Authoritarian regimes and civil–military relations: Explaining counterbalancing in autocracies

  title={Authoritarian regimes and civil–military relations: Explaining counterbalancing in autocracies},
  author={Abel Escrib{\`a}-Folch and Tobias B{\"o}hmelt and Ulrich Pilster},
  journal={Conflict Management and Peace Science},
  pages={559 - 579}
How do autocracies structure their civil–military relations? We contend that personalist dictators are more strongly associated with counterbalancing than other authoritarian regime types. Personalists are characterized by weak institutions and narrow support bases, a lack of unifying ideologies and informal links to the ruler. They thus have strong incentives to coup-proof and, as we contend, counterbalancing seems particularly attractive. Quantitative analyses of autocratic regimes… 
6 Citations

Figures and Tables from this paper

Coup-proofing and political violence: the case of Iraq
Abstract This article examines the impact of coup-proofing on political violence while a leader is in power and during regime transition. This study focuses on the case of Iraq during Saddam
The colonial roots of structural coup-proofing
ABSTRACT Colonially inherited institutions are a key determinant of the regime type and economic outcomes of postcolonial countries. This study extends this claim to civil-military relations, arguing
Previous Military Rule and Democratic Survival
Existing scholarship shows that a history of military rule increases the risk of democratic breakdown. However, scholars overlook the fact that military rule takes two distinct forms: collegial and
The autonomy of the military profession as a condition for civil and democratic control of the military and the fulfillment of the main social role of the military
The interference of the military in politics in a state is indisputably disastrous for its democracy. However, even the "too tight grip" of civil control of the military can be dangerous for a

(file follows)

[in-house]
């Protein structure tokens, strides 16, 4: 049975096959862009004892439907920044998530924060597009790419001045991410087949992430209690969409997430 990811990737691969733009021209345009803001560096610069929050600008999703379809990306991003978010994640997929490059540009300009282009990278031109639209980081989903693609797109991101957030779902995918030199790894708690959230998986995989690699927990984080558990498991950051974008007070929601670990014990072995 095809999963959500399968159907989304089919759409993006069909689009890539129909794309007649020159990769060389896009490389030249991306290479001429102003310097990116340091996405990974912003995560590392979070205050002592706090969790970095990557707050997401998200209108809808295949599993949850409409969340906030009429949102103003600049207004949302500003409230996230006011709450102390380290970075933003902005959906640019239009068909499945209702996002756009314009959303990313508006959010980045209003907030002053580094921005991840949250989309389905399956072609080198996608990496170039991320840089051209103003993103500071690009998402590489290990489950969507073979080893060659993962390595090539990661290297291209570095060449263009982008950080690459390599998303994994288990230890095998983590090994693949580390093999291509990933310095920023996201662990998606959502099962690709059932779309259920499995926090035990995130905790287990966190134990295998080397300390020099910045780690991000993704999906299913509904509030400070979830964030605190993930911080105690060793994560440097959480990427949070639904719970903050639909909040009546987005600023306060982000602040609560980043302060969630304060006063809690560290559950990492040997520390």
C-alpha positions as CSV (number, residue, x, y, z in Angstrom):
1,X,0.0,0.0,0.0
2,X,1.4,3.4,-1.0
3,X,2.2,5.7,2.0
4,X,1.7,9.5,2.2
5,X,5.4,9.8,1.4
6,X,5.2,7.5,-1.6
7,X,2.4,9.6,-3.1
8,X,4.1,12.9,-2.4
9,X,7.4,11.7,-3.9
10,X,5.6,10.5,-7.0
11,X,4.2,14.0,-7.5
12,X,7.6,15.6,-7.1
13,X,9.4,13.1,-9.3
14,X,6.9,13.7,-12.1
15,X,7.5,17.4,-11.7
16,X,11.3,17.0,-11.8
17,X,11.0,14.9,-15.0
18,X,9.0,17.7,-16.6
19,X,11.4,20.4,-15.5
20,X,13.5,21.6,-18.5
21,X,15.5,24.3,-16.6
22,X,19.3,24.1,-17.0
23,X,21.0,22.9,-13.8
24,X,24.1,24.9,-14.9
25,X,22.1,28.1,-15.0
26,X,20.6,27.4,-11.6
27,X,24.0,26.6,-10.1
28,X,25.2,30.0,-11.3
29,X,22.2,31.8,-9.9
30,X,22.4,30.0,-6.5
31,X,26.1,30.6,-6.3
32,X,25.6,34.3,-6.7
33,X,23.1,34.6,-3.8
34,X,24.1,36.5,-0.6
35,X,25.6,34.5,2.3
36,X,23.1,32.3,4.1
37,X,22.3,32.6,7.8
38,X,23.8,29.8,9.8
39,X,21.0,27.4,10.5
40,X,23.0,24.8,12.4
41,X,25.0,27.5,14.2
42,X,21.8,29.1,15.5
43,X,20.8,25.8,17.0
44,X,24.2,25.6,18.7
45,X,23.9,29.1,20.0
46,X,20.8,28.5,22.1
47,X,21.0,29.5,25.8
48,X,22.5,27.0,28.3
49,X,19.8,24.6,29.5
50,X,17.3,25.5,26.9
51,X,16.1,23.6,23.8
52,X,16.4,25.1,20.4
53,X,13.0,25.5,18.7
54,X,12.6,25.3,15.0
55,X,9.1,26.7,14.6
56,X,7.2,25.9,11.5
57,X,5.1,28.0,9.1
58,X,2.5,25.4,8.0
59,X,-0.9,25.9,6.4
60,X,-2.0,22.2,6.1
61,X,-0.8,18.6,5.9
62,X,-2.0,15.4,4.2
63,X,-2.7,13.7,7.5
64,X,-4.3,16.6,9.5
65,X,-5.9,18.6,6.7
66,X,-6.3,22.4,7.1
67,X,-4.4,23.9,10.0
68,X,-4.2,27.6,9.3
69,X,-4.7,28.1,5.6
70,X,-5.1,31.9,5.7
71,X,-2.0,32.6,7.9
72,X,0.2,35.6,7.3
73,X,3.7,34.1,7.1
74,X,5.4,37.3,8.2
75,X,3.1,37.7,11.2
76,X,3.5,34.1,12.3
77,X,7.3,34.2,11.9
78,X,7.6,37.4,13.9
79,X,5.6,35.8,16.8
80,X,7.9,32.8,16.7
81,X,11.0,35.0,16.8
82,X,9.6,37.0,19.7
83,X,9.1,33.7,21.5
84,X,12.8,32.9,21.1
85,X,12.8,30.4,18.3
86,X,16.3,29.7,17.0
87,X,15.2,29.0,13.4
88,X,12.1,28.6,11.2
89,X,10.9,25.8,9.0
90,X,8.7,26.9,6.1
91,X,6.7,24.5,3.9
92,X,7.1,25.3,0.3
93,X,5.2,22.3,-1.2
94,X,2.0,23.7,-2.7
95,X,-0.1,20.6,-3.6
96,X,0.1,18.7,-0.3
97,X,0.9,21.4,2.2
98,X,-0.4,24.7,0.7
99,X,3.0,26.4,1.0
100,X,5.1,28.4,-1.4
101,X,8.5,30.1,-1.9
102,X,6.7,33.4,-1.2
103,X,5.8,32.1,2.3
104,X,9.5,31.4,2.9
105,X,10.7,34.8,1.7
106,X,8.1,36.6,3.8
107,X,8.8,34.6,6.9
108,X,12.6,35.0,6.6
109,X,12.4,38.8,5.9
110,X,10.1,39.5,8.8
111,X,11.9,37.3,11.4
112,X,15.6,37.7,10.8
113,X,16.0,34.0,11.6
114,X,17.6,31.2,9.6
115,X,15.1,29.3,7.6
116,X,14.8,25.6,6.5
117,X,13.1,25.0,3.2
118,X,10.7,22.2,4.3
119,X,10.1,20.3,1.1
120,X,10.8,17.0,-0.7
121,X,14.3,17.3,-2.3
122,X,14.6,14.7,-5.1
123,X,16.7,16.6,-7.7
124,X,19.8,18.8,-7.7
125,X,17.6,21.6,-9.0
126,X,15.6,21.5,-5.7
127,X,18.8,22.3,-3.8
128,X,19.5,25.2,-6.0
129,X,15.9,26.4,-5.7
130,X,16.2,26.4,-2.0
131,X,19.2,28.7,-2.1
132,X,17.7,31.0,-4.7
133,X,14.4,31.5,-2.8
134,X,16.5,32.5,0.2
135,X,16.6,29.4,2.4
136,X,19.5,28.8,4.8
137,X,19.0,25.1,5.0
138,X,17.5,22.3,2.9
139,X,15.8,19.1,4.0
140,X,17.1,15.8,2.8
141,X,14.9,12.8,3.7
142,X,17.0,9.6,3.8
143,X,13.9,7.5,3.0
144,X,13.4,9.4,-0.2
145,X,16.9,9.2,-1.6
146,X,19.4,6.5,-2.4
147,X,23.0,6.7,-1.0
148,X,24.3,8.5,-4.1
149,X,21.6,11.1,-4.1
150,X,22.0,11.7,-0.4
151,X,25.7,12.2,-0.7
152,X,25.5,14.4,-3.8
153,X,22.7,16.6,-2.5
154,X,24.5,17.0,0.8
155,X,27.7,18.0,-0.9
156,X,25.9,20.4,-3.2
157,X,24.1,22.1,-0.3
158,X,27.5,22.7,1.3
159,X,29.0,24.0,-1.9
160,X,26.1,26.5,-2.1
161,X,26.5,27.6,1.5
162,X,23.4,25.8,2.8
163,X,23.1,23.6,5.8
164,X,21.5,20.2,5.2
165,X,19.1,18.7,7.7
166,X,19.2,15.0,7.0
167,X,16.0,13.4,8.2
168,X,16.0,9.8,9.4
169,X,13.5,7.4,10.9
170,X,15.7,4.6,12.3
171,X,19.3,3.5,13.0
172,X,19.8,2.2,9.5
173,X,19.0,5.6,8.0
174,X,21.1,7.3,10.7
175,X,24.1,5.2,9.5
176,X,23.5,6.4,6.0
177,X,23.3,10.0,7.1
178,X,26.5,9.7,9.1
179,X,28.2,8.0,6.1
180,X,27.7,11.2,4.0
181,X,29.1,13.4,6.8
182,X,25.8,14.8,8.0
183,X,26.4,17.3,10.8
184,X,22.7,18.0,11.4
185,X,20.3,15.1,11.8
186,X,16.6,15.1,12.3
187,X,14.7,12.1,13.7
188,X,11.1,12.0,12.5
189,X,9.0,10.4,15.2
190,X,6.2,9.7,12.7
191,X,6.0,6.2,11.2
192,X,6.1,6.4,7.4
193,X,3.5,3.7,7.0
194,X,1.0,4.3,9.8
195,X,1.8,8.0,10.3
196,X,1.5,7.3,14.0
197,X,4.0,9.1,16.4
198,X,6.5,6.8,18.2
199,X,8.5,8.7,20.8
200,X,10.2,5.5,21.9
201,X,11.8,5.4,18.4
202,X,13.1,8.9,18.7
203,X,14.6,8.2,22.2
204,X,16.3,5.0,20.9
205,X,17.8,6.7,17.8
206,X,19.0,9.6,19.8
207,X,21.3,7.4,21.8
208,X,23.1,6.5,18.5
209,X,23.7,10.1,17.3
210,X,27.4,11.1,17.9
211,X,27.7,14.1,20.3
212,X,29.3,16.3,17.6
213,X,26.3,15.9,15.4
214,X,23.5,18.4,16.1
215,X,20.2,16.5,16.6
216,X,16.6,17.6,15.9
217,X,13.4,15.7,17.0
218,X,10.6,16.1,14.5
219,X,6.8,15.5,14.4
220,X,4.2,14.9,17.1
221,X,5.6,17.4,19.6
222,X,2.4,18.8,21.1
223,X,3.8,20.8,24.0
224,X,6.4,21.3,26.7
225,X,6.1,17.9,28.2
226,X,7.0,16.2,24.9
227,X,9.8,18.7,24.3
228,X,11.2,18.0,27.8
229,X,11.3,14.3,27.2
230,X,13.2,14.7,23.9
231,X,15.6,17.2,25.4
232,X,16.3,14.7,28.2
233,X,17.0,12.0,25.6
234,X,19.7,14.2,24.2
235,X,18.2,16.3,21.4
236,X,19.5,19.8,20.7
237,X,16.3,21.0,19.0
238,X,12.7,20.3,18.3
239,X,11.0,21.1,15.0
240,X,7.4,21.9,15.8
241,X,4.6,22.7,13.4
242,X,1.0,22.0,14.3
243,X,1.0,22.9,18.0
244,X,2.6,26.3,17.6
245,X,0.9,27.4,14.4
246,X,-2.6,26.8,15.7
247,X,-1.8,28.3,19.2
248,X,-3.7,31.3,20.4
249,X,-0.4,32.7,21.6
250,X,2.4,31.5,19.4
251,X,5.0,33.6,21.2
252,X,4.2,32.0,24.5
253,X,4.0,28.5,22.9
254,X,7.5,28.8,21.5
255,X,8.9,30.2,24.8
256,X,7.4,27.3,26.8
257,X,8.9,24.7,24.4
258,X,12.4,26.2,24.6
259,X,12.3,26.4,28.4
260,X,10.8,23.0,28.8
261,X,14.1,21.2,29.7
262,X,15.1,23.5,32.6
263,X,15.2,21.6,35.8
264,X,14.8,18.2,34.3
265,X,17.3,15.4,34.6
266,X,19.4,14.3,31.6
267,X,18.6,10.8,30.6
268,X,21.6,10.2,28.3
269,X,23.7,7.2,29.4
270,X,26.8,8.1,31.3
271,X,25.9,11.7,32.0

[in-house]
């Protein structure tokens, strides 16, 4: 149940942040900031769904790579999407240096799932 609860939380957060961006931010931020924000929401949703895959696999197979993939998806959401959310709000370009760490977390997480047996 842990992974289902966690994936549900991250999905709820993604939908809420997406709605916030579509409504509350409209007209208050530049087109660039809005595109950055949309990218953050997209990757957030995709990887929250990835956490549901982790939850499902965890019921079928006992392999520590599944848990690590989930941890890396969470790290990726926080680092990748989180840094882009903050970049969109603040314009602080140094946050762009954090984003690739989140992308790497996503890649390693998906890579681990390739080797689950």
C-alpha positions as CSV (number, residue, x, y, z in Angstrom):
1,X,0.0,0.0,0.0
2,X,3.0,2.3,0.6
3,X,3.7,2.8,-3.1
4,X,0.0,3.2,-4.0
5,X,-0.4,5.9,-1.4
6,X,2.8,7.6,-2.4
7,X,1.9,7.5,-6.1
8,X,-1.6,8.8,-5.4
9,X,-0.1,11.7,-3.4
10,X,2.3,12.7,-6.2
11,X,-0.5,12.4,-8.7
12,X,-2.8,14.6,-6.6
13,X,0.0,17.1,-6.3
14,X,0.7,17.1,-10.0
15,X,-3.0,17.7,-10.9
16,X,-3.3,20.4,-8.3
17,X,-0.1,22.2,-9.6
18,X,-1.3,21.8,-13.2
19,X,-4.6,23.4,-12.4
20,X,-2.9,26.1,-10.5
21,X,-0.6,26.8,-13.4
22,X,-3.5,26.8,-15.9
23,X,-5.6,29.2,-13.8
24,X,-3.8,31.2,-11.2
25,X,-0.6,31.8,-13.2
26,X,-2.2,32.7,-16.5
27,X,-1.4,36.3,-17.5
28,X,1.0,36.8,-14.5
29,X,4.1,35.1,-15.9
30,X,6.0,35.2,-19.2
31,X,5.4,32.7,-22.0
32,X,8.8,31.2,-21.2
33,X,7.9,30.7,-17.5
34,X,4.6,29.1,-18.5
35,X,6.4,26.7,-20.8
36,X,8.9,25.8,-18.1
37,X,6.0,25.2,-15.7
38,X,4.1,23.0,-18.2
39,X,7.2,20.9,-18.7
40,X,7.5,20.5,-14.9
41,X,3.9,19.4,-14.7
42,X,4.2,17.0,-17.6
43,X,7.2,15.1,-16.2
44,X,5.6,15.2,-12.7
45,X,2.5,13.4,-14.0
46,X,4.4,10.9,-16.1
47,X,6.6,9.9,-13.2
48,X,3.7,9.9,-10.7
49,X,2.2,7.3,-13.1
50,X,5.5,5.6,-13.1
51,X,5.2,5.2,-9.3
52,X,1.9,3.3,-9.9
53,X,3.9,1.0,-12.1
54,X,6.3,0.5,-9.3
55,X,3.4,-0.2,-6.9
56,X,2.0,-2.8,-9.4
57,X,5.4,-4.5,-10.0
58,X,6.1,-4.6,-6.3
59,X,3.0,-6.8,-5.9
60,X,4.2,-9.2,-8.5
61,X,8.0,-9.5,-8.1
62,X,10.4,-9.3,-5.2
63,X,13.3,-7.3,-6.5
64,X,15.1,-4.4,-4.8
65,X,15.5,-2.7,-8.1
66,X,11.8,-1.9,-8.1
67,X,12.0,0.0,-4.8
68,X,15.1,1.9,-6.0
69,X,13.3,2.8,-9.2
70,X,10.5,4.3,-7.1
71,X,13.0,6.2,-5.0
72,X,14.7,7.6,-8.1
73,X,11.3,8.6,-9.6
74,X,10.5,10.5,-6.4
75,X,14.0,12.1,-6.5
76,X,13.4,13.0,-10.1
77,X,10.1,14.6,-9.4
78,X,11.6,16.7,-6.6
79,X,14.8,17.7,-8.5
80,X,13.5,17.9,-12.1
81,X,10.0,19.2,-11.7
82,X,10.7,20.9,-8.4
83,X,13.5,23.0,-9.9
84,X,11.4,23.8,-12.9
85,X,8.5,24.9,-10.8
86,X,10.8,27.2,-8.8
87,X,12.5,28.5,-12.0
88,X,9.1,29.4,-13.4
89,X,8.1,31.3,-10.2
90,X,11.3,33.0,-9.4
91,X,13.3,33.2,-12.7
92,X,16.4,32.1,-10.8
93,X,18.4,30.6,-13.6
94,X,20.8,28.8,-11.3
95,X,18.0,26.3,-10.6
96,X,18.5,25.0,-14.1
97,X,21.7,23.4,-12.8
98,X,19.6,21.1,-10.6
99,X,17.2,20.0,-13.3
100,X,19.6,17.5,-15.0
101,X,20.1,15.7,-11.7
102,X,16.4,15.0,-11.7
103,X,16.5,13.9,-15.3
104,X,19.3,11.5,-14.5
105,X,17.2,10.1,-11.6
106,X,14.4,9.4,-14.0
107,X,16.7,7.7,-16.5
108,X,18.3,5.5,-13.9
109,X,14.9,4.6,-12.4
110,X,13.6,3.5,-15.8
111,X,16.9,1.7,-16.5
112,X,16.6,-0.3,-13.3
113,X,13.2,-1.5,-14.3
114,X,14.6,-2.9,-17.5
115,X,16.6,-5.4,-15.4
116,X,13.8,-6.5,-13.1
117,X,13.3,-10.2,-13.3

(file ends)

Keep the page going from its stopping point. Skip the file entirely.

Post-2016 military restructuring in Turkey from the perspective of coup-proofing
This article focuses on the post-2016 military reforms and examines the meaning of civilian oversight and control that these reforms have brought. For almost two decades, the establishment of civil...


The Durability of Revolutionary Regimes
Authoritarian regimes that have their origins in revolution boast a much higher survival rate than other brands of authoritarianism. What accounts for the durability of these revolutionary regimes
Credible Power-Sharing and the Longevity of Authoritarian Rule
To survive in office, dictators need to establish power-sharing arrangements with their ruling coalitions, which are often not credible. If dictators cannot commit to not abusing their “loyal
Peaceful Parties and Puzzling Personalists
Reiter and Stam advance the study of the conflict behavior of authoritarian regimes in two ways. First, they clearly demonstrate the importance of using directed dyad data sets for studying mixed
Civil-Military Relations in Communist Systems: Western Models Revisited
Civil-military relations in Communist systems are crucial for our understanding of the military’s role and function in such political environments. Examining military establishments in democratic
Coup Risk, Counterbalancing, and International Conflict
Contrary to the literature on rallies-around-the-flag, this article argues that, in some circumstances, leaders may use international conflict to promote domestic divisiveness. More specifically, the
The Politics of Dictatorship: Institutions and Outcomes in Authoritarian Regimes
Erica Frantz and Natasha Ezrow argue that dictatorships are not regimes driven by the whims of a single individual, revealing how leader-elite relations are strongly influenced by the nature of the
Staying Quartered
This is a multination study of military disobedience in the face of presidential orders to suppress civilian uprisings. Rather than coercively manipulating the government or seizing power themselves,
The Enemy Within: Personal Rule, Coups, and Civil War in Africa
Why do rulers employ ethnic exclusion at the risk of civil war? Focusing on the region of sub-Saharan Africa, the author attributes this costly strategy to the commitment problem that arises in
Civil Wars, International Conflicts and Other Determinants of Paramilitary Strength in Sub-Saharan Africa
Previous research on African military spending suggests the existence of civil strife as the best predictor of high levels of military spending. However, little is known about why some African
Do Democracies Engage Less in Coup-Proofing? On the Relationship between Regime Type and Civil—Military Relations
The existing literature on military effectiveness established the robust claim that democracies are more successful and effective in winning interstate wars. One mechanism that explains this